Microbiology and outcomes of peritonitis in Australian peritoneal dialysis patients

Ghali, Joanna R., Bannister, Kym M., Brown, Fiona G., Rosman, Johan B., Wiggins, Kathryn J., Johnson, David W. and McDonald, Stephen P. (2011) Microbiology and outcomes of peritonitis in Australian peritoneal dialysis patients. Peritoneal Dialysis International, 31 6: 651-662. doi:10.3747/pdi.2010.00131


Author Ghali, Joanna R.
Bannister, Kym M.
Brown, Fiona G.
Rosman, Johan B.
Wiggins, Kathryn J.
Johnson, David W.
McDonald, Stephen P.
Title Microbiology and outcomes of peritonitis in Australian peritoneal dialysis patients
Journal name Peritoneal Dialysis International   Check publisher's open access policy
ISSN 0896-8608
Publication date 2011-11
Year available 2011
Sub-type Article (original research)
DOI 10.3747/pdi.2010.00131
Volume 31
Issue 6
Start page 651
End page 662
Total pages 12
Place of publication ON, Canada
Publisher Multimed
Collection year 2012
Language eng
Abstract We analyzed data from the Australia and New Zealand Dialysis and Transplant Registry for 1 October 2003 to 31 December 2008 with the aim of describing the nature of peritonitis, therapies, and outcomes in patients on peritoneal dialysis (PD) in Australia. At least 1 episode of PD was observed in 6639 patients. The overall peritonitis rate was 0.60 episodes per patient–year (95% confidence interval: 0.59 to 0.62 episodes), with 6229 peritonitis episodes occurring in 3136 patients. Of those episodes, 13% were culture-negative, and 11% were polymicrobial. Gram-positive organisms were isolated in 53.4% of single-organism peritonitis episodes, and gram-negative organisms, in 23.6%. Mycobacterial and fungal peritonitis episodes were rare. Initial antibiotic therapy for most peritonitis episodes used 2 agents (most commonly vancomycin and an aminoglycoside); in 77.2% of episodes, therapy was subsequently changed to a single agent. Tenckhoff catheter removal was required in 20.4% of cases at a median of 6 days, and catheter removal was more common in fungal, mycobacterial, and anaerobic infections, with a median time to removal of 4 – 5 days. Peritonitis was the cause of death in 2.6% of patients. Transfer to hemodialysis and hospitalization were frequent outcomes of peritonitis. There was no relationship between center size and peritonitis rate. The peritonitis rate in Australia between 2003 and 2008 was higher than that reported in many other countries, with a particularly higher rate of gram-negative peritonitis.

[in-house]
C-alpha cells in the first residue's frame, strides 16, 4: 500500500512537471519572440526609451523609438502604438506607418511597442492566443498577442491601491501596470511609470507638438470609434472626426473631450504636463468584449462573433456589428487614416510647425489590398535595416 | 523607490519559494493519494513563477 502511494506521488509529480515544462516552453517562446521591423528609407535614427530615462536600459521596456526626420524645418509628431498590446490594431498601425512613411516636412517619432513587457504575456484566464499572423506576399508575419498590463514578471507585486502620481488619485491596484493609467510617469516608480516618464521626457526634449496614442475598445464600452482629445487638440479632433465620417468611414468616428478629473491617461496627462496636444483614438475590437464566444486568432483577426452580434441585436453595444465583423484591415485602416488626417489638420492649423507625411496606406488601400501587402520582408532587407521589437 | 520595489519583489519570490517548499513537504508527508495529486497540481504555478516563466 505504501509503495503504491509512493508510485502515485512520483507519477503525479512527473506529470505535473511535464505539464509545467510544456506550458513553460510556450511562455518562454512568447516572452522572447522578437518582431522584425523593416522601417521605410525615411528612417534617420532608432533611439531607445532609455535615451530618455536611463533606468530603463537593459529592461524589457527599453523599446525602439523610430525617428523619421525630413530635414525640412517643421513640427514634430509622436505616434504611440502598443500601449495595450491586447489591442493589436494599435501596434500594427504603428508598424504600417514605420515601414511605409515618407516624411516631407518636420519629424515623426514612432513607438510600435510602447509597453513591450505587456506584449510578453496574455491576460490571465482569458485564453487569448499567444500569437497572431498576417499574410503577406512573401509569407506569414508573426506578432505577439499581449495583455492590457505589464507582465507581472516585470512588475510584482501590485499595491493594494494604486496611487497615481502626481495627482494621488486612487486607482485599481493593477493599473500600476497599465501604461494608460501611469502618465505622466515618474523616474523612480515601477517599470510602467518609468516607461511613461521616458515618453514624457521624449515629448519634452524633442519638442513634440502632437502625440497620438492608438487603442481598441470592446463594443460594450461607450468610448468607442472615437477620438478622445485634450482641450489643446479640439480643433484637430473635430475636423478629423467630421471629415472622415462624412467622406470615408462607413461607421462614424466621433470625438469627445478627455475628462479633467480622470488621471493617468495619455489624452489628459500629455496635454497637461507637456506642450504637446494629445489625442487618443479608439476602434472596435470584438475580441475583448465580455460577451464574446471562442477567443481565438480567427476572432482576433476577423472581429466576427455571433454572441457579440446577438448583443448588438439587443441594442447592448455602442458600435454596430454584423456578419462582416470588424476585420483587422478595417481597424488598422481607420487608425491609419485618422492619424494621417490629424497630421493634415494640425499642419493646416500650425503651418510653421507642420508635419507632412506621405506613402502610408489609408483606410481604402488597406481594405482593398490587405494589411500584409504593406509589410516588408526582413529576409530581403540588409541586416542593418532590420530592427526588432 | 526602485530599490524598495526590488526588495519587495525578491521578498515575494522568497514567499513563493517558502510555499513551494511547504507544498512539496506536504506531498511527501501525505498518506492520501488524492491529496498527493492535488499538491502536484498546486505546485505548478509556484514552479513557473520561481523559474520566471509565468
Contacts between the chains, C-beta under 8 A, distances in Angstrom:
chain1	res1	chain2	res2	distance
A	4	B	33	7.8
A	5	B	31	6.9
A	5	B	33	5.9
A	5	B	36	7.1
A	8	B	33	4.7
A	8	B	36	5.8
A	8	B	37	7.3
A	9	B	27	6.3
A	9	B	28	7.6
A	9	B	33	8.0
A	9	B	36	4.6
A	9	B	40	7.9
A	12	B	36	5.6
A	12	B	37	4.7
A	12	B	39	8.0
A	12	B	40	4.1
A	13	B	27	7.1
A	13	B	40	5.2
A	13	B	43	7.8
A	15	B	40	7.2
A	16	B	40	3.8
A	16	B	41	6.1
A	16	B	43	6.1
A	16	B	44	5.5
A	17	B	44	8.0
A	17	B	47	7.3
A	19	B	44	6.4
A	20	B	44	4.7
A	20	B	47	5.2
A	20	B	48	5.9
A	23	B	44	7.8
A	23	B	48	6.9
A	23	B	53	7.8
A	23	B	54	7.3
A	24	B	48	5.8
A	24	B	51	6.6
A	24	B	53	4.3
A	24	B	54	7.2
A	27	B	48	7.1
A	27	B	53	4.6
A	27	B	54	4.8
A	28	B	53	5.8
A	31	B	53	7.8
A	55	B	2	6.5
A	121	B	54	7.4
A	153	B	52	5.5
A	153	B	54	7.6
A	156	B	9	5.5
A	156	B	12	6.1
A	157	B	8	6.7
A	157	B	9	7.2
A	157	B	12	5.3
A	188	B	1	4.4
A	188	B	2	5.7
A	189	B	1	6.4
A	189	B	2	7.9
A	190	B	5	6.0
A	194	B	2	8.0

Keyword Antibiotics
Bacteria
Fungi
Microbiology
Q-Index Code C1
Q-Index Status Confirmed Code
Institutional Status UQ

Document type: Journal Article
Sub-type: Article (original research)
Collections: Official 2012 Collection
School of Medicine Publications
 
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